# Polar equation of cartesian $y = 1 + 3x$

I have no idea at all what to do on this

I got $$\cos^{-1} \left(\frac{r\sin \theta+1}{3} \right) = \theta$$

Which can be

$$\cos^{-1} \left(\frac{r\sin \left(\cos^{-1} \left(\frac{r\sin \theta+1}{3} \right) \right)+1}{3} \right) = \theta$$

$$\cos^{-1} \left(\frac{r\sin \left(\cos^{-1} \left(\frac{r\sin \left(\cos^{-1} \left(\frac{r\sin \theta+1}{3} \right) \right)+1}{3} \right) \right)+1}{3} \right) = \theta$$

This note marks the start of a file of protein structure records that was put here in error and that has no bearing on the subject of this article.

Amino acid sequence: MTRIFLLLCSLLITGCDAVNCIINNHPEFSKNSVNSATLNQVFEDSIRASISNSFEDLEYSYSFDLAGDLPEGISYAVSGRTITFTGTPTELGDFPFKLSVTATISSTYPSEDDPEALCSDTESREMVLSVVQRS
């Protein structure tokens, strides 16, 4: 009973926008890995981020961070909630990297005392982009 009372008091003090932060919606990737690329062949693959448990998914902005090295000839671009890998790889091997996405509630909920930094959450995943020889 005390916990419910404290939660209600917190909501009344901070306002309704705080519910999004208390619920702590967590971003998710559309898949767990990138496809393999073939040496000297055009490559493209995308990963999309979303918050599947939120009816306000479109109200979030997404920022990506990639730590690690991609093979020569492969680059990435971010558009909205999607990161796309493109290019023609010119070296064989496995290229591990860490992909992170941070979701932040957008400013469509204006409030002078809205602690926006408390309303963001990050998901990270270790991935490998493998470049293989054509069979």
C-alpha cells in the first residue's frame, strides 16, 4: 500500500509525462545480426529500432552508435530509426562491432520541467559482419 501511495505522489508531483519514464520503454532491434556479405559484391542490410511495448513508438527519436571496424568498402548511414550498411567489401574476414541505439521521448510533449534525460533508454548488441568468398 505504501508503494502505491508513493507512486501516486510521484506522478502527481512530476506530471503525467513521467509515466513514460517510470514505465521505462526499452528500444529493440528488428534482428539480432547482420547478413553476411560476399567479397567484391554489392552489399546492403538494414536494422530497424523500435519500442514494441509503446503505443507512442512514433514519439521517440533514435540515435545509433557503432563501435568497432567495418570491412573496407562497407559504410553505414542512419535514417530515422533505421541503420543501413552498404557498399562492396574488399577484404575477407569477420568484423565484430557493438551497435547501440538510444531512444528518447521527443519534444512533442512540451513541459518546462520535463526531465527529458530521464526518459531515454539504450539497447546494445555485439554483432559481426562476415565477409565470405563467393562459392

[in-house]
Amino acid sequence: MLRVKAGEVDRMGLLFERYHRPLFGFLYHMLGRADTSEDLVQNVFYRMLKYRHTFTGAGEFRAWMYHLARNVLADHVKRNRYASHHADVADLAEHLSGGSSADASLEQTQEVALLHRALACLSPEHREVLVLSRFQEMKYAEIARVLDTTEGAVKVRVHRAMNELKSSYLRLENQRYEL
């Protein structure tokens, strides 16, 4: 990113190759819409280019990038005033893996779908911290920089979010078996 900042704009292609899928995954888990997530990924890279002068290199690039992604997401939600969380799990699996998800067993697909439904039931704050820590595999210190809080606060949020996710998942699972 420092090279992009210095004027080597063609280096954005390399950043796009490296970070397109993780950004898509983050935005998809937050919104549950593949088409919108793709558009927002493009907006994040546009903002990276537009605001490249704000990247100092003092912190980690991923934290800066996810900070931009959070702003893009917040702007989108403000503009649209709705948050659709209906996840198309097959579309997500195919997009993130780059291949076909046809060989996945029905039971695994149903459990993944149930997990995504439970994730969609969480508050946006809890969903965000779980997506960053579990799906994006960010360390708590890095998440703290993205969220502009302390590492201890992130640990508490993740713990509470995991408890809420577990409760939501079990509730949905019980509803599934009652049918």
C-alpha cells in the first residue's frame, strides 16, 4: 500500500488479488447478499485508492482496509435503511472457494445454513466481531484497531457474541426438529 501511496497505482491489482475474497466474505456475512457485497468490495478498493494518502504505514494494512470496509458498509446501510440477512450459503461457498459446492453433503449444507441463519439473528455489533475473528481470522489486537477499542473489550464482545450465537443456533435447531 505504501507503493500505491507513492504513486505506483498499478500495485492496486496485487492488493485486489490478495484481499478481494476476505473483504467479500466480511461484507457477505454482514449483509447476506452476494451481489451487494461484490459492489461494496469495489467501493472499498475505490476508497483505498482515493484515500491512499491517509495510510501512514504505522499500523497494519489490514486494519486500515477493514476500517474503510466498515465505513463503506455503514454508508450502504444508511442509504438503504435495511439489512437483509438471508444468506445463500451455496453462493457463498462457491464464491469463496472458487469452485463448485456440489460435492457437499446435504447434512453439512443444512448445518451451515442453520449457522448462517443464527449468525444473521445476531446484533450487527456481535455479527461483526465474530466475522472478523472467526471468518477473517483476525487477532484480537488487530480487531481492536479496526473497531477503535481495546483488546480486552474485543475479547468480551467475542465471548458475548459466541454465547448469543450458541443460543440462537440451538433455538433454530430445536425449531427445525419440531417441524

So that obviously seems wrong, other than that 30 minutes of work has produced nothing.

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All you need to do in problems like these is to just substitute $x= r \cos(\theta)$ and $y = r \sin(\theta)$ and write out the resulting equation. In this case, you get $$r \sin(\theta) = 1 + 3 r \cos(\theta)$$which on rearranging gives us $$r (\sin(\theta) - 3 \cos(\theta)) = 1 \implies r = \dfrac1{\sin(\theta) - 3 \cos(\theta)}$$ This is all we need to do to convert it into polar form.

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Is it also applicable for a Cartesian equation like this: x + y = 9? – John Ortiz Ordoñez May 11 '15 at 20:09